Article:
TLDR: Behavioural sciences is the study of how living things think and behave, including humans and animals. It uses observation, experiments, and mathematical models to understand why we do what we do. Examples of behavioural sciences include psychology, anthropology, economics, and cognitive science.
Behavioural sciences explore how living things think and behave. This includes studying the cognitive processes within organisms and the interactions between organisms in the natural world. Scientists in this field use methods like naturalistic observation, controlled experiments, and mathematical modeling to understand human and animal behavior. The goal is to draw objective conclusions based on rigorous analysis and observation. Some examples of behavioural sciences include psychology, psychobiology, anthropology, economics, and cognitive science. The focus is on understanding human behavior in relation to society and its impact on society as a whole.
There are two broad categories within behavioural sciences: neural information sciences and social relational sciences. Neural information sciences study how cognitive entities process information from the social environment to make decisions, form social judgments, and perceive the world. This includes fields like psychology, cognitive science, behavior analysis, and social neuroscience. On the other hand, social relational sciences focus on relationships, interactions, communication networks, and strategies between organisms or cognitive entities in a social system. This includes fields like sociological social psychology, social networks, dynamic network analysis, and agent-based modeling.
Behavioural science has practical applications in various areas of everyday life and business. For example, consumer behavior studies how people make decisions when buying goods or services. It examines patterns in consumer behavior, factors that influence decisions, and how to take advantage of these patterns. Organizational behavior applies behavioral science in a business setting to understand what motivates employees, how to improve their effectiveness, and how to achieve company goals. Behavioral science is also used in health interventions, where insights from psychology and economics help understand how individuals make decisions about their health and how to promote healthy behaviors.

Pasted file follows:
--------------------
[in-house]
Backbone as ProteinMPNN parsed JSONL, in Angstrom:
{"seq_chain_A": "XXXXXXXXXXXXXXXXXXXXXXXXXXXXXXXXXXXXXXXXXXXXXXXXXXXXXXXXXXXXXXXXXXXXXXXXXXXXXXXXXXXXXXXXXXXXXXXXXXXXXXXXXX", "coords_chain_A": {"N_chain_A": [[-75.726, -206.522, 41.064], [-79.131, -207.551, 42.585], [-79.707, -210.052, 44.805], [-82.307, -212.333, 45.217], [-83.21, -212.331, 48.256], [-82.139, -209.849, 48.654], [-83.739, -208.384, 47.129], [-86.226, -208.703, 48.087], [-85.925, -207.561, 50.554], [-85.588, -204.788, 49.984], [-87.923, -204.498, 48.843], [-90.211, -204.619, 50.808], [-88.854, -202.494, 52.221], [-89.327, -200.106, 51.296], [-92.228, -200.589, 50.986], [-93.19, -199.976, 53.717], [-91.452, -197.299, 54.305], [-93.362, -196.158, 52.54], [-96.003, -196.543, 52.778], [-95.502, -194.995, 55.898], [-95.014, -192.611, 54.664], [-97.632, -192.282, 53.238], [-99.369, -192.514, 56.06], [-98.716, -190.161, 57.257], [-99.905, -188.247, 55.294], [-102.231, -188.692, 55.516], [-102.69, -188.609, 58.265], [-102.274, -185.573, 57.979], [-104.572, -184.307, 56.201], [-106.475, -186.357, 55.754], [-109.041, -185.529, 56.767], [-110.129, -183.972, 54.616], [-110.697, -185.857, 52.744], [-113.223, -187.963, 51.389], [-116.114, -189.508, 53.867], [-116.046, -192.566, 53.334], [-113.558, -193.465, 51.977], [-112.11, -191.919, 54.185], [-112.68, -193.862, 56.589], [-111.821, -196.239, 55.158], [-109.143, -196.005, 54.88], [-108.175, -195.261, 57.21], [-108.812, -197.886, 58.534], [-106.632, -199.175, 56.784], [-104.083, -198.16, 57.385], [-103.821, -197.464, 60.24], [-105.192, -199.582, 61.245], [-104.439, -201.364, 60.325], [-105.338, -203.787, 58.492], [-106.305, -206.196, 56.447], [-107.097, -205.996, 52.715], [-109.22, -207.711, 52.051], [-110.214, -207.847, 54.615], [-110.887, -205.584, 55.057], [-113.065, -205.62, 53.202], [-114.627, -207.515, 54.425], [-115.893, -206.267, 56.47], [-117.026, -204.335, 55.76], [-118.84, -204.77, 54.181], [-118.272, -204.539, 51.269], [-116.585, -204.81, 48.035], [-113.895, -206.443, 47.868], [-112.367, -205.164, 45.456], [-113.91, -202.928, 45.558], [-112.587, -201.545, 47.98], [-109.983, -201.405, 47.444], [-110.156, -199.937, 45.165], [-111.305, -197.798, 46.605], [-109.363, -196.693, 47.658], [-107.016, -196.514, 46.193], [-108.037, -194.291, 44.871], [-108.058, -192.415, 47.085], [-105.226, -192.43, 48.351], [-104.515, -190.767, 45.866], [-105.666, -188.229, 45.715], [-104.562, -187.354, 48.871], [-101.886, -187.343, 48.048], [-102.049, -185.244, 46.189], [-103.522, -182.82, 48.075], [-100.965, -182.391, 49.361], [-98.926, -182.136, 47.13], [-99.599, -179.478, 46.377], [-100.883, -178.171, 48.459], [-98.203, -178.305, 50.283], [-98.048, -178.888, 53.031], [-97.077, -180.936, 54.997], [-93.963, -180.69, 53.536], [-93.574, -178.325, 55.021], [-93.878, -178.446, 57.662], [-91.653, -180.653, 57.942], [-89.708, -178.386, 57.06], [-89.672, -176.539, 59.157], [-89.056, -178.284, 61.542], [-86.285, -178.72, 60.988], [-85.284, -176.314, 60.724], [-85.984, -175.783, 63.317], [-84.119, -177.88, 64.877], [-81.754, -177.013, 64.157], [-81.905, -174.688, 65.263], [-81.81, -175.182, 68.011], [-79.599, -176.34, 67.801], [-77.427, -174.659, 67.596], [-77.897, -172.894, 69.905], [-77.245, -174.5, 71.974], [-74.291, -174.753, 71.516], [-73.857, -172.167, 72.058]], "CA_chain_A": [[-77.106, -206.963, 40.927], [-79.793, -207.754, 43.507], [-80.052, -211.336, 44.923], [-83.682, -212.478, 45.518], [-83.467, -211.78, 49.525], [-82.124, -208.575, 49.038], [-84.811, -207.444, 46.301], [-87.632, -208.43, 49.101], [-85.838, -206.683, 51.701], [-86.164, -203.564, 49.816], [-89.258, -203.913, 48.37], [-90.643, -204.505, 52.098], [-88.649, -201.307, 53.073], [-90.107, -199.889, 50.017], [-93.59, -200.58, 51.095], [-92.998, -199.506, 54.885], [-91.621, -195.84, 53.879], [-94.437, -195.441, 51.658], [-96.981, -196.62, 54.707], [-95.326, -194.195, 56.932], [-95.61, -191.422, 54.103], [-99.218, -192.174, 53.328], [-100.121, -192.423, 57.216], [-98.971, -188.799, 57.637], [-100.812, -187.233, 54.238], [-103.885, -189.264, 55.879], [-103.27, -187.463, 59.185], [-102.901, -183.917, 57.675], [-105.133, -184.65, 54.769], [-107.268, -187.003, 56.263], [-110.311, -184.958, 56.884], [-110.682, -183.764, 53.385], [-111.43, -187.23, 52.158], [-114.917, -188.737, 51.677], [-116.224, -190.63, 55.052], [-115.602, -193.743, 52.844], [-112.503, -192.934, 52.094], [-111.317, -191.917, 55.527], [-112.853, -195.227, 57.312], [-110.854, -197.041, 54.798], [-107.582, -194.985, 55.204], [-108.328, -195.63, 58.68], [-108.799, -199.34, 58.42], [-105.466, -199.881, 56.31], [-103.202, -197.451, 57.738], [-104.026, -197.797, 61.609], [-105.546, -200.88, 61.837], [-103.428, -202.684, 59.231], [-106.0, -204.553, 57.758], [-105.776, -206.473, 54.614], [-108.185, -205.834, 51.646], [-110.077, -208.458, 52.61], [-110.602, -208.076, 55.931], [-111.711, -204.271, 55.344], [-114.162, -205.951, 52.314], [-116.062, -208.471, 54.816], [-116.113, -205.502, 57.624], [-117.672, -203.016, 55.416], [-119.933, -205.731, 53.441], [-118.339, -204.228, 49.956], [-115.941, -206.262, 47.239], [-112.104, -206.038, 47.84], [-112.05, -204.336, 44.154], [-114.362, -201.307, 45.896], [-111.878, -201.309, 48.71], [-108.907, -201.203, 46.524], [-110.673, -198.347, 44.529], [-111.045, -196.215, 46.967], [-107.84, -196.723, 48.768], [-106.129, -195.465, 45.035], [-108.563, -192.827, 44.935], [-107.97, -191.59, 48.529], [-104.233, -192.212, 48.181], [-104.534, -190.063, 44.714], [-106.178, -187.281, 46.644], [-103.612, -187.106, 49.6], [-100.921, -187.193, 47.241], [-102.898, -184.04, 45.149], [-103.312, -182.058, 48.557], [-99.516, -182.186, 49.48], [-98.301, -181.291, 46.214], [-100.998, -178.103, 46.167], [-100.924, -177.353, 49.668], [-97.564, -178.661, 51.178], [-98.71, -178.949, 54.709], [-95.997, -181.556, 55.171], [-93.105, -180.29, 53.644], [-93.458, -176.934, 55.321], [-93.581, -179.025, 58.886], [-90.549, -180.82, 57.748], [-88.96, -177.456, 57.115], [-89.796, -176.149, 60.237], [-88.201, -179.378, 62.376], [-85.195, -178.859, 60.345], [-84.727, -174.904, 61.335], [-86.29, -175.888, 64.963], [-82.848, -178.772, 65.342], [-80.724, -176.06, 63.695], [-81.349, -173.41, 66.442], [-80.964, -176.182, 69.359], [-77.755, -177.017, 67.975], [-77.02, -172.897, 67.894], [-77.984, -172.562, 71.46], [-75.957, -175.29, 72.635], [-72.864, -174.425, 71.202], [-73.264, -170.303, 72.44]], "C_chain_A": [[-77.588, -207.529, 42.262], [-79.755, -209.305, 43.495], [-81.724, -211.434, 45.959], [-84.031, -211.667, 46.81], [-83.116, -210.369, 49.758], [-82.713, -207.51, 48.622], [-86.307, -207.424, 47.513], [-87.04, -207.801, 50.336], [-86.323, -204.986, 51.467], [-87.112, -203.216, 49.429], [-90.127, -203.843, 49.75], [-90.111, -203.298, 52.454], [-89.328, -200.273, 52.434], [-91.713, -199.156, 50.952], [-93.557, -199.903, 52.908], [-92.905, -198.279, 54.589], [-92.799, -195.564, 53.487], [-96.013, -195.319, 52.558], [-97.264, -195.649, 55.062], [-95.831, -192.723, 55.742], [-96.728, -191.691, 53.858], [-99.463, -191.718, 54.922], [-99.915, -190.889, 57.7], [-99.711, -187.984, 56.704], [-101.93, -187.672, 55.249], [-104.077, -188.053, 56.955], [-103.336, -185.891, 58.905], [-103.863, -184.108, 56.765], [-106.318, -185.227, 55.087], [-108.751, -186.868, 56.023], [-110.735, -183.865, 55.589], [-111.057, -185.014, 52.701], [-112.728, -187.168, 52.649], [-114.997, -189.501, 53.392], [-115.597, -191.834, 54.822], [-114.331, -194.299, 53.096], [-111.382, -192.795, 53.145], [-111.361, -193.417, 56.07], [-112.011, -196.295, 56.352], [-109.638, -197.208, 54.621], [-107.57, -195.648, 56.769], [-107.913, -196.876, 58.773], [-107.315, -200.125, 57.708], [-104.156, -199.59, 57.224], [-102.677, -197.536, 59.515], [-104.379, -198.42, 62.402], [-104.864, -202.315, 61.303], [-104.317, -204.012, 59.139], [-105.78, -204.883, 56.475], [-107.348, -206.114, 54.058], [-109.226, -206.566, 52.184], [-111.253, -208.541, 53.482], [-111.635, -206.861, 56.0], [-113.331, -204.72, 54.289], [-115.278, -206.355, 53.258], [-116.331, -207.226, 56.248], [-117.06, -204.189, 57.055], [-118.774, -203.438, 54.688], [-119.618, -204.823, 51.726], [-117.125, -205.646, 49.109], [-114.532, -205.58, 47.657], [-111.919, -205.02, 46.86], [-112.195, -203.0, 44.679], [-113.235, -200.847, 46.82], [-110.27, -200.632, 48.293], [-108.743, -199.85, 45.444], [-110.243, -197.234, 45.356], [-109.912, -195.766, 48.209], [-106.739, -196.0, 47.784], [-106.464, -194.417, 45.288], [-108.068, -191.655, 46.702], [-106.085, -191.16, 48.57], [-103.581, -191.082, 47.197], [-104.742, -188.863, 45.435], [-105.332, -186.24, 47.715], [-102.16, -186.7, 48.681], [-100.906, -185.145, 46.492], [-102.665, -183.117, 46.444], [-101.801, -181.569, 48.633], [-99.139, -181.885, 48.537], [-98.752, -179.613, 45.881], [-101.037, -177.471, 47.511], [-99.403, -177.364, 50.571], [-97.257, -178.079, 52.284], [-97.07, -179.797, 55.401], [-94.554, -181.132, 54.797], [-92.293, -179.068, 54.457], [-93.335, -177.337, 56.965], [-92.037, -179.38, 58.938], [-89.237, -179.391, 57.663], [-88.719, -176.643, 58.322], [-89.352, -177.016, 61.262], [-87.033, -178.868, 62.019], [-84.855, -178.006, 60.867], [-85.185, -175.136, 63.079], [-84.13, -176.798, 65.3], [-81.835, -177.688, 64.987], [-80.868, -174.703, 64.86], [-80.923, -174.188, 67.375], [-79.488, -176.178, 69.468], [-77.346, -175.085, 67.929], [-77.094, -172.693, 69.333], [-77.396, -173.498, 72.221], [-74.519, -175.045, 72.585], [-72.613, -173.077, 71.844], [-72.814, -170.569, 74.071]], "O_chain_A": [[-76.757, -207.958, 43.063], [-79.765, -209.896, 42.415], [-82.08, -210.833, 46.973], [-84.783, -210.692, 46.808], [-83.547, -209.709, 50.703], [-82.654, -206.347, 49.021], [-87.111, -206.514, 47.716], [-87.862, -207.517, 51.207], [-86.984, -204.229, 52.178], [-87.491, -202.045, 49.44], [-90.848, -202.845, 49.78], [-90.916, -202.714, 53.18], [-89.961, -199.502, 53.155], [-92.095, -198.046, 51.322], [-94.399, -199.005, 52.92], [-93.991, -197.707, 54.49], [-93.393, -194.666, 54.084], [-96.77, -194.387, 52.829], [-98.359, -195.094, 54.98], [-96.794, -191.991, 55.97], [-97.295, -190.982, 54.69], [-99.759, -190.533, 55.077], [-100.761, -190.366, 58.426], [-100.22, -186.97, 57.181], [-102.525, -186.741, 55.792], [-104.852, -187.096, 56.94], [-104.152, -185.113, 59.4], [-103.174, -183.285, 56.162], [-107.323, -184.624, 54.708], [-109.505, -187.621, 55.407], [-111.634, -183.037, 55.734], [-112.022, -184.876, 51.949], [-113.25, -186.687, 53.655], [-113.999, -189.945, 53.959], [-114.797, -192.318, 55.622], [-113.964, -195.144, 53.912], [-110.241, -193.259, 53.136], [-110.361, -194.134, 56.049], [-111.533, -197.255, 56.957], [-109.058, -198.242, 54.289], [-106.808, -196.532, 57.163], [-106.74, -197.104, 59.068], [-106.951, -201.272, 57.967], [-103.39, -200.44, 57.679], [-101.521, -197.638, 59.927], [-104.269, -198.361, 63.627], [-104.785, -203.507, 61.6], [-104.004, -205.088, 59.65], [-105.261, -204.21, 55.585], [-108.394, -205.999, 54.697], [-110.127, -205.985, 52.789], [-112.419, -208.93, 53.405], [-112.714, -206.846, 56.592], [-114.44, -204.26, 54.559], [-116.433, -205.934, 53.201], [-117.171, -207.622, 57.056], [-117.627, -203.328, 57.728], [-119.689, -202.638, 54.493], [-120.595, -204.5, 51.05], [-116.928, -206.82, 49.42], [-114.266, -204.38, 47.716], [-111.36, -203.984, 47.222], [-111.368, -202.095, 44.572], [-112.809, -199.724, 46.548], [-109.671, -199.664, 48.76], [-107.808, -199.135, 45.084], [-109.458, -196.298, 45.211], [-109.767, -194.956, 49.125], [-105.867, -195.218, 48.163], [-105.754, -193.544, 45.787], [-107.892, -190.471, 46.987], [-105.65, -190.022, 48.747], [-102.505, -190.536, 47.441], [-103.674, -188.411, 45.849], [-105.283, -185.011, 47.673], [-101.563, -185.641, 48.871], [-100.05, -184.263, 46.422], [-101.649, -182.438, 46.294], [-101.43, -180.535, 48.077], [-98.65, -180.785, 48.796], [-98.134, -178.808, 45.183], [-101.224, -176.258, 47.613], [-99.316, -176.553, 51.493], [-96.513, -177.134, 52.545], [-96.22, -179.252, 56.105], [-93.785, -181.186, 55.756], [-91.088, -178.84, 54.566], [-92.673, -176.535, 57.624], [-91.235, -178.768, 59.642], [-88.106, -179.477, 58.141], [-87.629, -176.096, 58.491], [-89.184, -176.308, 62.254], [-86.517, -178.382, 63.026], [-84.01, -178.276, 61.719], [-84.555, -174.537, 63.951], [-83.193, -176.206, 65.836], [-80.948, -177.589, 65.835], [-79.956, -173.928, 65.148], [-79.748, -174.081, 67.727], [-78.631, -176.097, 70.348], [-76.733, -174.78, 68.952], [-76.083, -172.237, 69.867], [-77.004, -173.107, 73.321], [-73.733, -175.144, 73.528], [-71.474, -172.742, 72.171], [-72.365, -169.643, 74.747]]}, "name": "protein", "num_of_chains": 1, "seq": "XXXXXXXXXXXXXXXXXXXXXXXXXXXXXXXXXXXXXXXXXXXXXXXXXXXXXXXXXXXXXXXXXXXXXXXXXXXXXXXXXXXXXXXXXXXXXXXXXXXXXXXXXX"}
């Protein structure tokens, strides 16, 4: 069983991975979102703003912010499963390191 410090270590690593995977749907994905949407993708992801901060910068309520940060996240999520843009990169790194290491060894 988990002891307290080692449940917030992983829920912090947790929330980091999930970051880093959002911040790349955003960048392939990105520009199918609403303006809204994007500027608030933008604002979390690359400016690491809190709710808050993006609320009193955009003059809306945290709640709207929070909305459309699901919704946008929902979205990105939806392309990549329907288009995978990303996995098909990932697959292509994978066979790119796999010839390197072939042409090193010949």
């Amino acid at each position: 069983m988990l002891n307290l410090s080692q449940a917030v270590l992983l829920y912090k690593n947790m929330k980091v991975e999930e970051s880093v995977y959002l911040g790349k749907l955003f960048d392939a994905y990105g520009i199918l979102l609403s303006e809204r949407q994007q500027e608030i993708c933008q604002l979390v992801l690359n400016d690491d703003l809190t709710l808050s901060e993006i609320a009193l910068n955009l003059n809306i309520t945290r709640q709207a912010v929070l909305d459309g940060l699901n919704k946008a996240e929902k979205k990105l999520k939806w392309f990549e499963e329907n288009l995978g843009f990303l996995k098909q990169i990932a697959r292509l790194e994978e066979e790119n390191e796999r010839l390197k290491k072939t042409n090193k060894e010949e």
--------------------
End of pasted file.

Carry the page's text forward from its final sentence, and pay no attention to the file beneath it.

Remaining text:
Behavioural sciences are closely related to social sciences, but they differ in their level of scientific analysis. Behavioural sciences focus on the empirical data and decision-making processes within and between organisms in a social system. This includes fields like psychology, social neuroscience, ethology, and cognitive science. Social sciences, on the other hand, provide a framework to study the processes of a social system and the impact of social organization on individuals and groups. This includes fields like sociology, economics, public health, anthropology, demography, and political science. However, there are subfields that bridge the gap between behavioural and social sciences, such as political psychology and behavioral economics.
The study of behavioural sciences has a rich history. It began in the early 1900s, with pioneers like John B. Watson, who taught psychology and conducted controversial experiments. One of his experiments, known as the "Little Albert" experiment, conditioned a child to fear a white rat by associating it with a loud noise. Behavioural scientists continue to explore various aspects of human behavior, such as loss aversion, which has been found to be twice as powerful as the pleasure of gaining. This knowledge is used to understand human behavior and develop effective interventions.
In summary, behavioural sciences study how living things think and behave. They use observation, experiments, and mathematical models to understand human and animal behavior. This field has practical applications in areas like consumer behavior, organizational behavior, and health interventions. While closely related to social sciences, behavioural sciences focus on the empirical data and decision-making processes within and between organisms, while social sciences study the impact of social organization on individuals and groups.